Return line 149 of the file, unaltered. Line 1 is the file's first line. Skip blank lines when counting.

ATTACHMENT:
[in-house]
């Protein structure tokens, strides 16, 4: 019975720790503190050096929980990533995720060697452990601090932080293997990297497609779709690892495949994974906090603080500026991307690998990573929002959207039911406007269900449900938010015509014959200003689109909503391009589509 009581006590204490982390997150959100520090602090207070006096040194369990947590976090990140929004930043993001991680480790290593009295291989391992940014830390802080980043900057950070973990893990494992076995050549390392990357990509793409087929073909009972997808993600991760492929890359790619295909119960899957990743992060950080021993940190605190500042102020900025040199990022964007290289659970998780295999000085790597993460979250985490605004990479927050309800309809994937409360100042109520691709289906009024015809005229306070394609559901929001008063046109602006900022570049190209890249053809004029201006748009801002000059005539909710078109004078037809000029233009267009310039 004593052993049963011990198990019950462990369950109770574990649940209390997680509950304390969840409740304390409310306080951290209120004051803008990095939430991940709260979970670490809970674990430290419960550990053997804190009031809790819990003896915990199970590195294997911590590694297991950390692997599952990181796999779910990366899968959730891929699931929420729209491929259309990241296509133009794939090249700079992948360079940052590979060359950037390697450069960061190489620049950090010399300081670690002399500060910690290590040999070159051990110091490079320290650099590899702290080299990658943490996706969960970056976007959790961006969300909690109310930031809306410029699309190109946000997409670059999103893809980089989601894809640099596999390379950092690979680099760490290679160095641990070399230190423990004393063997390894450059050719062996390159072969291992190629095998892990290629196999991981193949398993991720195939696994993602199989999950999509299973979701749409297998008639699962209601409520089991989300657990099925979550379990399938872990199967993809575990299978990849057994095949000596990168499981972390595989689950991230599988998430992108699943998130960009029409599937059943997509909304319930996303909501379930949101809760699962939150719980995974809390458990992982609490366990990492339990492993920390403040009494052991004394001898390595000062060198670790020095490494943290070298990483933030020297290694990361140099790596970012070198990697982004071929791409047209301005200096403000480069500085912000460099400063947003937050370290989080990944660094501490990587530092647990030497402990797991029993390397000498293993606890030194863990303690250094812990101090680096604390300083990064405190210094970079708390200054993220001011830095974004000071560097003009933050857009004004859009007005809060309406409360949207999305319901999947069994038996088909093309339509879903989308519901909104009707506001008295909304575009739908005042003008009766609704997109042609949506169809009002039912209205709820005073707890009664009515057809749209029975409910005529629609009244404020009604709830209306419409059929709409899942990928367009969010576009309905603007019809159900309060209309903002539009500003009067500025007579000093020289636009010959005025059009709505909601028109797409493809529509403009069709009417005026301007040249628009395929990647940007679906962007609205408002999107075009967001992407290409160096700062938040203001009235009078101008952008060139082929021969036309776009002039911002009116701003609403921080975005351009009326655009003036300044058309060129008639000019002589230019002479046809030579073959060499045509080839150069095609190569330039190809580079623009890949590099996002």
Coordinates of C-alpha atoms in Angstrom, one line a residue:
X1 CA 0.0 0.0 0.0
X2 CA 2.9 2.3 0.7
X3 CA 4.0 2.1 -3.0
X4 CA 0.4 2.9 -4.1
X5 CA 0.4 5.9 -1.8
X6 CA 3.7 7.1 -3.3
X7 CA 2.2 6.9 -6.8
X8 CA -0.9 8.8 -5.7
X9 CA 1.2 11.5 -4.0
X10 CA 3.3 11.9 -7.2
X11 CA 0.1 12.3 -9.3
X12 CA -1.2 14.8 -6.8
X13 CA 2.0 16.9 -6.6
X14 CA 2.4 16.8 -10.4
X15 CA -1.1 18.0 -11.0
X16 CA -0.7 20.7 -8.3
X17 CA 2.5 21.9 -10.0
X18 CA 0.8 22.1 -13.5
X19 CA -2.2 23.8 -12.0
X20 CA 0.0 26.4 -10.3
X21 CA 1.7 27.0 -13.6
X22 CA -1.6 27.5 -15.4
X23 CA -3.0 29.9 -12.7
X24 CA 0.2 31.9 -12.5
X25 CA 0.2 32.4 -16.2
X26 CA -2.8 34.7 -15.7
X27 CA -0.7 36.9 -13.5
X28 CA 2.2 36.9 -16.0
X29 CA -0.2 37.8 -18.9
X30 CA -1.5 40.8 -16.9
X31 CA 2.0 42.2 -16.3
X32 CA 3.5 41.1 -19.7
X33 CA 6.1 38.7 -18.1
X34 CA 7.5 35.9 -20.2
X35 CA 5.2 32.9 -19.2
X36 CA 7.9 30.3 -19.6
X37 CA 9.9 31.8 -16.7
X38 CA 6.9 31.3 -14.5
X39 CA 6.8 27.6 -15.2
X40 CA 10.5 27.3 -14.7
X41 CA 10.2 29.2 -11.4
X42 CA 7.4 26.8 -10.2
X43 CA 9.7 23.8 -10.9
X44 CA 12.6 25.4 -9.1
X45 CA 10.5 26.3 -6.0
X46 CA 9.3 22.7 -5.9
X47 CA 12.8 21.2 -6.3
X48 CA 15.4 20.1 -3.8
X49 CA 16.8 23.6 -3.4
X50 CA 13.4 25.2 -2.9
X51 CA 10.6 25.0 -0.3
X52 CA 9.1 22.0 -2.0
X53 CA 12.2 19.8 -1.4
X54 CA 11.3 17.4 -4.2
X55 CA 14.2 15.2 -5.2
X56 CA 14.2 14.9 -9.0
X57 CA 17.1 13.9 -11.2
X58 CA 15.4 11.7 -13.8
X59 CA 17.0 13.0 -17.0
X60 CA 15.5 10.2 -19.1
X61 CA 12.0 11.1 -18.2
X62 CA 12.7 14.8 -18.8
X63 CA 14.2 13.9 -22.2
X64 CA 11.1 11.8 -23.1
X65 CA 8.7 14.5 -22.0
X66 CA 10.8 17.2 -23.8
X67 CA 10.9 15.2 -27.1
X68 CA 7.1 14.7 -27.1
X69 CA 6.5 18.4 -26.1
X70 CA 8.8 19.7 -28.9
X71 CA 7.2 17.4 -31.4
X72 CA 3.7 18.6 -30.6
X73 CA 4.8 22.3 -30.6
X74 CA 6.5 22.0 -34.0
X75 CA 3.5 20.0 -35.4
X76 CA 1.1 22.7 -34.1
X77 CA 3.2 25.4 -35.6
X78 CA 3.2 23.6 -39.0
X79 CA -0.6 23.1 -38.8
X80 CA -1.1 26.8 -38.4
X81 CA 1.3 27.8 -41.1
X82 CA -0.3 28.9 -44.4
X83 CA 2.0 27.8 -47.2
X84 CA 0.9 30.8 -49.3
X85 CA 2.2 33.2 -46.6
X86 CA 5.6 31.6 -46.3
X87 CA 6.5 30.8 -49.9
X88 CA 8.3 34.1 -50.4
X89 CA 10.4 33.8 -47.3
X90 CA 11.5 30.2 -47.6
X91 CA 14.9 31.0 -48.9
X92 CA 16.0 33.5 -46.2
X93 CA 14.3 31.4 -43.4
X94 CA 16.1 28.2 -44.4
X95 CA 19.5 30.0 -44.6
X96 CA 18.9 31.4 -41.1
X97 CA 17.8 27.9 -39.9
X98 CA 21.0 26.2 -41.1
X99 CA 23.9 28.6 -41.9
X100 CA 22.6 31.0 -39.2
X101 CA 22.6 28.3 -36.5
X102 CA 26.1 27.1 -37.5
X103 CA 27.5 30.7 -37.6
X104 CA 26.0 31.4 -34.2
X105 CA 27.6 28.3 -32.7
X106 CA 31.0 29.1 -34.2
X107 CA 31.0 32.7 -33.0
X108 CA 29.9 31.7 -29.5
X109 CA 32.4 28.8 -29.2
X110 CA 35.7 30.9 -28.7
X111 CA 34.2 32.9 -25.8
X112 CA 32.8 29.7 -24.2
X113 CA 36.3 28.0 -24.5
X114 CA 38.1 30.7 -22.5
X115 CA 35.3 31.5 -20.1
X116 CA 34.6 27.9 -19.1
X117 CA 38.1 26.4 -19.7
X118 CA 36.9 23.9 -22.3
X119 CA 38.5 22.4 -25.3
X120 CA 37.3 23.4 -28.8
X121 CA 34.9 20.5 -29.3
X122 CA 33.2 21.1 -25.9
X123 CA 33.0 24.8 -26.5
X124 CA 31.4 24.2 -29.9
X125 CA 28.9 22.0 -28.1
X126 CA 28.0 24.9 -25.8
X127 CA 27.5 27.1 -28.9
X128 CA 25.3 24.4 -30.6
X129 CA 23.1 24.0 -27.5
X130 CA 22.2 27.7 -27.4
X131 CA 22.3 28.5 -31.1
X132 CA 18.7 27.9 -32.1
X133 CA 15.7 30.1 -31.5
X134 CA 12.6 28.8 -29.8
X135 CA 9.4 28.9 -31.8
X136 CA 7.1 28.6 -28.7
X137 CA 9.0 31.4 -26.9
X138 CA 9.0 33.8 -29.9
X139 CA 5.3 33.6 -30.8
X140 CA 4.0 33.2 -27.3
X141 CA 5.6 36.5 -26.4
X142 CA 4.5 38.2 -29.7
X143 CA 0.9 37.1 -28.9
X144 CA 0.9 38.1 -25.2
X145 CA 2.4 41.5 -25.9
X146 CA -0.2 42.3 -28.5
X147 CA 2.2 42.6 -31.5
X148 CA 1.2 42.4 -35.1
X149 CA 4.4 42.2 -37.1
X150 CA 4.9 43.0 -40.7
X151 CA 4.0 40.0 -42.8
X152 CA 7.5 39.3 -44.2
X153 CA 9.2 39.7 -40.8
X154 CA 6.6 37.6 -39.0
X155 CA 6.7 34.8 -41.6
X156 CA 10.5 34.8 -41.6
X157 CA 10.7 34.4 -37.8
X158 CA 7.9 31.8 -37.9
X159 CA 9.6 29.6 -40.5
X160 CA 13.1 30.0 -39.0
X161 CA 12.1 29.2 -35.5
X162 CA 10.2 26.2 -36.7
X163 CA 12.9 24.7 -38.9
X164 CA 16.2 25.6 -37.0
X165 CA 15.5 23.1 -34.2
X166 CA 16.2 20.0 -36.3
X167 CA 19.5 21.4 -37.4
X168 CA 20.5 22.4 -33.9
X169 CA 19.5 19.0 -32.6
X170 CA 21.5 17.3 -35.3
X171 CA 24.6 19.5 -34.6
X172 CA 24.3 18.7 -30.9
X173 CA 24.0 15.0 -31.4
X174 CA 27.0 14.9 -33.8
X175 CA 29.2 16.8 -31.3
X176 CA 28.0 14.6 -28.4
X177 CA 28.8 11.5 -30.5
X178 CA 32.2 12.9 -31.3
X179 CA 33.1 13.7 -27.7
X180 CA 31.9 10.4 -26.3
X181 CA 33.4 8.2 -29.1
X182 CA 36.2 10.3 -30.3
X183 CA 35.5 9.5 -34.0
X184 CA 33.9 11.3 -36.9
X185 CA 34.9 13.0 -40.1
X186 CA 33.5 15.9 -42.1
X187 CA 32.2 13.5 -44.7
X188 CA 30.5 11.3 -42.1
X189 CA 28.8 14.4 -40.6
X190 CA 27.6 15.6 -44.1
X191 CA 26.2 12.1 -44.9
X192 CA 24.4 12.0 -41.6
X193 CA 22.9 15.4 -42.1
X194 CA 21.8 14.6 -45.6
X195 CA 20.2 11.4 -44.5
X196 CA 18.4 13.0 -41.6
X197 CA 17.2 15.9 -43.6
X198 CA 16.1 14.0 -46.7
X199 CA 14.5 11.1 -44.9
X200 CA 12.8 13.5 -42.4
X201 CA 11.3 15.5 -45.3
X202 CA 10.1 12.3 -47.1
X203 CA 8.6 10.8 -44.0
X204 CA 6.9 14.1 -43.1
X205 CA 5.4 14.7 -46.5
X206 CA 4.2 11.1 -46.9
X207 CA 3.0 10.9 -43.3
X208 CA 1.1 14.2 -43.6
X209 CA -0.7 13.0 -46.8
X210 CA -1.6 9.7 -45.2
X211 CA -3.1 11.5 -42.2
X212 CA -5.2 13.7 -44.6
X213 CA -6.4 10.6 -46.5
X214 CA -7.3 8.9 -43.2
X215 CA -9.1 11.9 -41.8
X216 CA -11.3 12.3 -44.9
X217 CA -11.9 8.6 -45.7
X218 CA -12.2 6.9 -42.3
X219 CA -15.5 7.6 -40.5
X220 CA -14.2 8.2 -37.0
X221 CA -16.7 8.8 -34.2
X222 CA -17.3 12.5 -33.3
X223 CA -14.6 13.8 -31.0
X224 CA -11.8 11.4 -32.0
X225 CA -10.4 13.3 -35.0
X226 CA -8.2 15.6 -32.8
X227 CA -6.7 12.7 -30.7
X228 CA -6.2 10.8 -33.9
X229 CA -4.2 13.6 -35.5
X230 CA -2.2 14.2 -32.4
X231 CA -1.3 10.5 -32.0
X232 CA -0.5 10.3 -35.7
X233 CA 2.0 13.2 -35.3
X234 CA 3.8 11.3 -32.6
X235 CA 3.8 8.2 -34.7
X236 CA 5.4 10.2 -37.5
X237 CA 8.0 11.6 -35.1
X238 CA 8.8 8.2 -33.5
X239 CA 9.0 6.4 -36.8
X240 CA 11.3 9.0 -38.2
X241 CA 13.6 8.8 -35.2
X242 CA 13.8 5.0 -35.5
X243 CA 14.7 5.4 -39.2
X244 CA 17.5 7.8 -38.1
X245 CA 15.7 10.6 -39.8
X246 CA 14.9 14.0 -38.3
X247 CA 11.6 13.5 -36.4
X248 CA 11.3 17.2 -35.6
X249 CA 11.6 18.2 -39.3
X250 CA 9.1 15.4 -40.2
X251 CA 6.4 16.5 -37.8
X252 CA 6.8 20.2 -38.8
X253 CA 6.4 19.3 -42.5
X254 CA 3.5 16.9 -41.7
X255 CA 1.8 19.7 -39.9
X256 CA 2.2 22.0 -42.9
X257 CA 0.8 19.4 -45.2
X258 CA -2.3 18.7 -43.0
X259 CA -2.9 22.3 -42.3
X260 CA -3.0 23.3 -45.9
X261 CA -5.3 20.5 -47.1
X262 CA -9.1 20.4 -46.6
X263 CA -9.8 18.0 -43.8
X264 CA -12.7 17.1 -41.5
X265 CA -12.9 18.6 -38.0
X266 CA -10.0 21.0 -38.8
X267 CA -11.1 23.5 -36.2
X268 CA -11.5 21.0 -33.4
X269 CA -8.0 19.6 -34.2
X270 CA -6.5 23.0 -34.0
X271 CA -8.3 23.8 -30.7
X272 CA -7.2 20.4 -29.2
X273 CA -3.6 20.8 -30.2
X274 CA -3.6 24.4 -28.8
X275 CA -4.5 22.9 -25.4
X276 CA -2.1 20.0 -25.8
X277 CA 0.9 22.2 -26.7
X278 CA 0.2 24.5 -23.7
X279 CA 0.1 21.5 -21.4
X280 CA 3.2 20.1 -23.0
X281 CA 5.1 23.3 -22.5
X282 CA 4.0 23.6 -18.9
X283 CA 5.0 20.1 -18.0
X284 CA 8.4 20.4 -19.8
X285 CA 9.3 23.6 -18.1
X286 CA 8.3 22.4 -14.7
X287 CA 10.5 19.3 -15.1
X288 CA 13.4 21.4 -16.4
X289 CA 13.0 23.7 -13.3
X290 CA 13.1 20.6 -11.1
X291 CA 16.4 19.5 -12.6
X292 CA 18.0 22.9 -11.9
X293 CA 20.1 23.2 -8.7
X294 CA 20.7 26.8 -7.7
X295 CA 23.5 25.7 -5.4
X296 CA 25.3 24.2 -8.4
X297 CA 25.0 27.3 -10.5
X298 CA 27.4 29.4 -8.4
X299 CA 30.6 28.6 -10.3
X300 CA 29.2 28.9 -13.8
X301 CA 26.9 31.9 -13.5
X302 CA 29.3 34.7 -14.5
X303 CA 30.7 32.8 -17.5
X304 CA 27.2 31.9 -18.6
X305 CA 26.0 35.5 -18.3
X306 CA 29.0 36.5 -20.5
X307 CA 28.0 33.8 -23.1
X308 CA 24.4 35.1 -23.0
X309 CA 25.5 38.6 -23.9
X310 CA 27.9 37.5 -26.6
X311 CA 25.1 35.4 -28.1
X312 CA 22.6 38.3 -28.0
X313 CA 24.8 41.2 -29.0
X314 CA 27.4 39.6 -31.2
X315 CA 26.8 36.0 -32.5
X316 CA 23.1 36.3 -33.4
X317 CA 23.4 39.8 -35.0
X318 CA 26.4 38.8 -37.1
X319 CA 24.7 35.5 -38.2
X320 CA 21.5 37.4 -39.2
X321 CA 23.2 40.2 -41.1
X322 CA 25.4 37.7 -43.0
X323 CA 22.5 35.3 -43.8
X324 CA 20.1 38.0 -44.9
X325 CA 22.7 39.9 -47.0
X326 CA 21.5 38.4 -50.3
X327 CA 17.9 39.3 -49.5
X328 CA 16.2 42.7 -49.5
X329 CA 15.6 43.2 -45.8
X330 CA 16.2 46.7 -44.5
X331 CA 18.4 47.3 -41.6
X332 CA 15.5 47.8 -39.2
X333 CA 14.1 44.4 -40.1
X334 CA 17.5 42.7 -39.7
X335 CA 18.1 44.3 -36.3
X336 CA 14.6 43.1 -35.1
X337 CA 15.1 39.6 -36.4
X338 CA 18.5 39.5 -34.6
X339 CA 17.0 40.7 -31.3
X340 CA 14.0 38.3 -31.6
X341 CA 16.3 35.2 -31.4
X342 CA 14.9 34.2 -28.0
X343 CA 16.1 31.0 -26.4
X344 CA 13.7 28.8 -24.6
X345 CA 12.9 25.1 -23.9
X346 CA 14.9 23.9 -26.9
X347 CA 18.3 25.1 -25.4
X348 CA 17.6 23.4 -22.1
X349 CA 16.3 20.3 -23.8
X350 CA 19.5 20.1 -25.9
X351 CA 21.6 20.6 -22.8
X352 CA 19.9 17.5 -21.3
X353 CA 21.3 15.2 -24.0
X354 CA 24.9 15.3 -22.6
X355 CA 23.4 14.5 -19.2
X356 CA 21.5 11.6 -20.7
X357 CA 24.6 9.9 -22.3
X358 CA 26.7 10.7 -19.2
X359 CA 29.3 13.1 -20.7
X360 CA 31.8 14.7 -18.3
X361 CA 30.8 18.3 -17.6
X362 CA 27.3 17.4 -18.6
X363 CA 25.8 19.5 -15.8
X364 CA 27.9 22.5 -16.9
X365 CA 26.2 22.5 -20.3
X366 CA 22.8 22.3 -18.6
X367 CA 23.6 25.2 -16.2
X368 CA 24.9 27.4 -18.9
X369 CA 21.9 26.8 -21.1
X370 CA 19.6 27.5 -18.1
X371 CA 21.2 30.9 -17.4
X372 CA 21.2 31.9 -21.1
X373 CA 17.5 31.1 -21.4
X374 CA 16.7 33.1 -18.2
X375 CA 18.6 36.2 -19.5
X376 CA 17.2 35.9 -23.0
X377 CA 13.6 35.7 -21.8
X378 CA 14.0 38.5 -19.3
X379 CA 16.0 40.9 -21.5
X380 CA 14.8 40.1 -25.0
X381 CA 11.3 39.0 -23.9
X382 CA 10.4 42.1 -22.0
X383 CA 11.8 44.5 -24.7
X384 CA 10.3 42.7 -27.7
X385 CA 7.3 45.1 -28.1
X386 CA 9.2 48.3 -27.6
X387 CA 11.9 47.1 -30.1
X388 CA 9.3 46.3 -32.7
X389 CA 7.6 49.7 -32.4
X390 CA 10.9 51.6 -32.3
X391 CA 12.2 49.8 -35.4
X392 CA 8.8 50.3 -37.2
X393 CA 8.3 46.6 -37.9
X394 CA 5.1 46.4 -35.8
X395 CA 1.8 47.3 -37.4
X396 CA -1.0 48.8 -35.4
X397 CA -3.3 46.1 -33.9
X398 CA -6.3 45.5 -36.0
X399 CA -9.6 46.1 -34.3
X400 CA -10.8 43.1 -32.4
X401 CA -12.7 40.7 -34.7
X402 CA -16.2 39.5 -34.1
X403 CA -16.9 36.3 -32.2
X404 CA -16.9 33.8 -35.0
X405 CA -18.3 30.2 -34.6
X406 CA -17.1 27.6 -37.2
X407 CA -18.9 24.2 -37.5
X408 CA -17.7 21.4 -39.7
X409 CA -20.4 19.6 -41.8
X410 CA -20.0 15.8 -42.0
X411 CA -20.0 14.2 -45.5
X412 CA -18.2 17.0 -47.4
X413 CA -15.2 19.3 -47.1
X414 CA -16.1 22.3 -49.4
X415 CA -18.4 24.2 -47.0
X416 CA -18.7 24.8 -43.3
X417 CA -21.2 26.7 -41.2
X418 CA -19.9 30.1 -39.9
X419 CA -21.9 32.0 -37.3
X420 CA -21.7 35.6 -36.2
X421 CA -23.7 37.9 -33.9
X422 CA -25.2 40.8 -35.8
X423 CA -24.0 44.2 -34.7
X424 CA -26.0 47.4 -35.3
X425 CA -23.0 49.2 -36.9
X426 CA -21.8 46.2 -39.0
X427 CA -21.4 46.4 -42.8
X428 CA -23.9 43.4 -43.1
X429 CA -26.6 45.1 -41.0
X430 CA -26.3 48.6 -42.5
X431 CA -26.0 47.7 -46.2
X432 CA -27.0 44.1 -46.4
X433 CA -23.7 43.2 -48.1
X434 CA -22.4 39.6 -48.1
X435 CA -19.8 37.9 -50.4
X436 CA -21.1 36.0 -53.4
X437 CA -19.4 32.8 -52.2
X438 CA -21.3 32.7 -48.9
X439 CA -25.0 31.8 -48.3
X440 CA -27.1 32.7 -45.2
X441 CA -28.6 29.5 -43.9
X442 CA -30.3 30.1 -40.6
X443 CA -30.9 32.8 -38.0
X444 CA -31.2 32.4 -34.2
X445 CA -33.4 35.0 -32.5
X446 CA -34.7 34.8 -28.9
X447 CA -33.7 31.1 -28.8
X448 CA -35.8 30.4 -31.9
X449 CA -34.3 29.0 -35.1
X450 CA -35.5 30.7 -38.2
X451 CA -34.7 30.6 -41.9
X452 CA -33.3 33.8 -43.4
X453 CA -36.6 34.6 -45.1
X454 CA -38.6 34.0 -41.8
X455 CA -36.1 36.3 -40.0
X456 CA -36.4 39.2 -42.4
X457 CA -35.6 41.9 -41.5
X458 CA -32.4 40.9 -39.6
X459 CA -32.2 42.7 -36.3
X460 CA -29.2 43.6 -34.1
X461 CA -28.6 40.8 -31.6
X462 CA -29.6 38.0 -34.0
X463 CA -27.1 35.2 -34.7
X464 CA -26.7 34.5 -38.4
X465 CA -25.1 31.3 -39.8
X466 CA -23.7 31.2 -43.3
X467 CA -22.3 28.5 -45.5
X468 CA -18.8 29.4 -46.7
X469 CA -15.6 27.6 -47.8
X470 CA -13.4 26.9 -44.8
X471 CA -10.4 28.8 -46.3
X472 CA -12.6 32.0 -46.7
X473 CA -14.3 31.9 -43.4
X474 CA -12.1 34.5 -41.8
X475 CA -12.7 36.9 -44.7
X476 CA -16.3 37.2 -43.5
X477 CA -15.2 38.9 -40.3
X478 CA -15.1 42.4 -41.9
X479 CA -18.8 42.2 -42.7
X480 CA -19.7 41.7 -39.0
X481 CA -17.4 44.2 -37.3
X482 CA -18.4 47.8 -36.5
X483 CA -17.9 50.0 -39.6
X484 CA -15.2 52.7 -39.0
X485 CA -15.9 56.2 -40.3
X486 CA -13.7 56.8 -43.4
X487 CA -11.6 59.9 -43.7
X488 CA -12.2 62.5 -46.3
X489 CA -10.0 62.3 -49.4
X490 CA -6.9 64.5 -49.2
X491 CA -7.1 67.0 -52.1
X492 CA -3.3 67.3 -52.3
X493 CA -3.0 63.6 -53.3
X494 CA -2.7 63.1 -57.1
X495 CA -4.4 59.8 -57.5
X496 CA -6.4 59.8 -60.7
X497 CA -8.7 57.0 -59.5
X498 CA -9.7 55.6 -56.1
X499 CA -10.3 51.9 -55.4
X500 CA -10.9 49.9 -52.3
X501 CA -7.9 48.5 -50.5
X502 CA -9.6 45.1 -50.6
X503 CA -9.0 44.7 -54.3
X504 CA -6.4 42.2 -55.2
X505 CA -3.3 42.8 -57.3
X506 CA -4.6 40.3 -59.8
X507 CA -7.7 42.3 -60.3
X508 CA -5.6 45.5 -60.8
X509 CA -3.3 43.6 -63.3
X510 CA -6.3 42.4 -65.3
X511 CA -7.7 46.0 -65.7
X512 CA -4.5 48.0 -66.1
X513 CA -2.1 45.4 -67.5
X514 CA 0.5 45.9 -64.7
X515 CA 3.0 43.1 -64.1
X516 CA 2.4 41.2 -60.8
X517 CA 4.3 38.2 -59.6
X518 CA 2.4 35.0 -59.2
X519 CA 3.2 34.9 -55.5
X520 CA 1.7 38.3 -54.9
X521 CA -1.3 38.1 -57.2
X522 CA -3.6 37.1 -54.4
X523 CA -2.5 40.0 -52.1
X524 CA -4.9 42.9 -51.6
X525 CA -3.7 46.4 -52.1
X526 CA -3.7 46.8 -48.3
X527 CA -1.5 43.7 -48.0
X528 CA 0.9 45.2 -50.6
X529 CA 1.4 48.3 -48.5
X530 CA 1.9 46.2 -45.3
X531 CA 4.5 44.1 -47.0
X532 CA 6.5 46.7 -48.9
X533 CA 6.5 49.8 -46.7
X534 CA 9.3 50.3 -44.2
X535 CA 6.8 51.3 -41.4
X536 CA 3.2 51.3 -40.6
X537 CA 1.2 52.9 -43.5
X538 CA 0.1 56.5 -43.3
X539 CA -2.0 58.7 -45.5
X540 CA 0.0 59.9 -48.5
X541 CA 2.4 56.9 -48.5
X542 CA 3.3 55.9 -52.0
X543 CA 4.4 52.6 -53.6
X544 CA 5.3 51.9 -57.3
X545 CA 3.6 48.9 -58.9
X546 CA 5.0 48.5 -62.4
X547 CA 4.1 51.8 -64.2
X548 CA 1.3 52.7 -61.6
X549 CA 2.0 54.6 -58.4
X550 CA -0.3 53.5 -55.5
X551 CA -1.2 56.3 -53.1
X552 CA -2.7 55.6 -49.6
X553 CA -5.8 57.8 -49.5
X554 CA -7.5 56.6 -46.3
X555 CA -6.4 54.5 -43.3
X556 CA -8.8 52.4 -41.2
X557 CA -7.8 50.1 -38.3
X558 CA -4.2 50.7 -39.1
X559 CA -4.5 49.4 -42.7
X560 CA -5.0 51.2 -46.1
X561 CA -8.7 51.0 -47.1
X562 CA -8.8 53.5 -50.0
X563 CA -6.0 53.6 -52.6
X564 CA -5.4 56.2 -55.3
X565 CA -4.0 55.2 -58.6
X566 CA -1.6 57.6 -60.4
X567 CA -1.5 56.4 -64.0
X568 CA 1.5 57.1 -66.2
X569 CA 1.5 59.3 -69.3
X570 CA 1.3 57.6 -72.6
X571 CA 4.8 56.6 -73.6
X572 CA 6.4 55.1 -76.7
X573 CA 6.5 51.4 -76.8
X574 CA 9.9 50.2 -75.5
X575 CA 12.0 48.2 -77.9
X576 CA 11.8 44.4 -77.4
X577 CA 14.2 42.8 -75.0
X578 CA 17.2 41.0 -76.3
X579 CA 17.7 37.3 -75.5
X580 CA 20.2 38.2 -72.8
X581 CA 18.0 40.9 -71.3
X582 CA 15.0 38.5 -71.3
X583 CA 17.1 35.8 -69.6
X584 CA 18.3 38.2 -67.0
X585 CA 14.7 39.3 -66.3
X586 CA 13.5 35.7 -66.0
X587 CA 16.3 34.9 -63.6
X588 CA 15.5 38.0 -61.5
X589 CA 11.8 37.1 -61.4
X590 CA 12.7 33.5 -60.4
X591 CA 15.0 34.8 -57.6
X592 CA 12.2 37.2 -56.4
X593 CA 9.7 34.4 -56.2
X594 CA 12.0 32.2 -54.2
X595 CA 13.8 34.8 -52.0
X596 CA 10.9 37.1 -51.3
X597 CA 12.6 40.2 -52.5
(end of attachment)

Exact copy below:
X146 CA -0.2 42.3 -28.5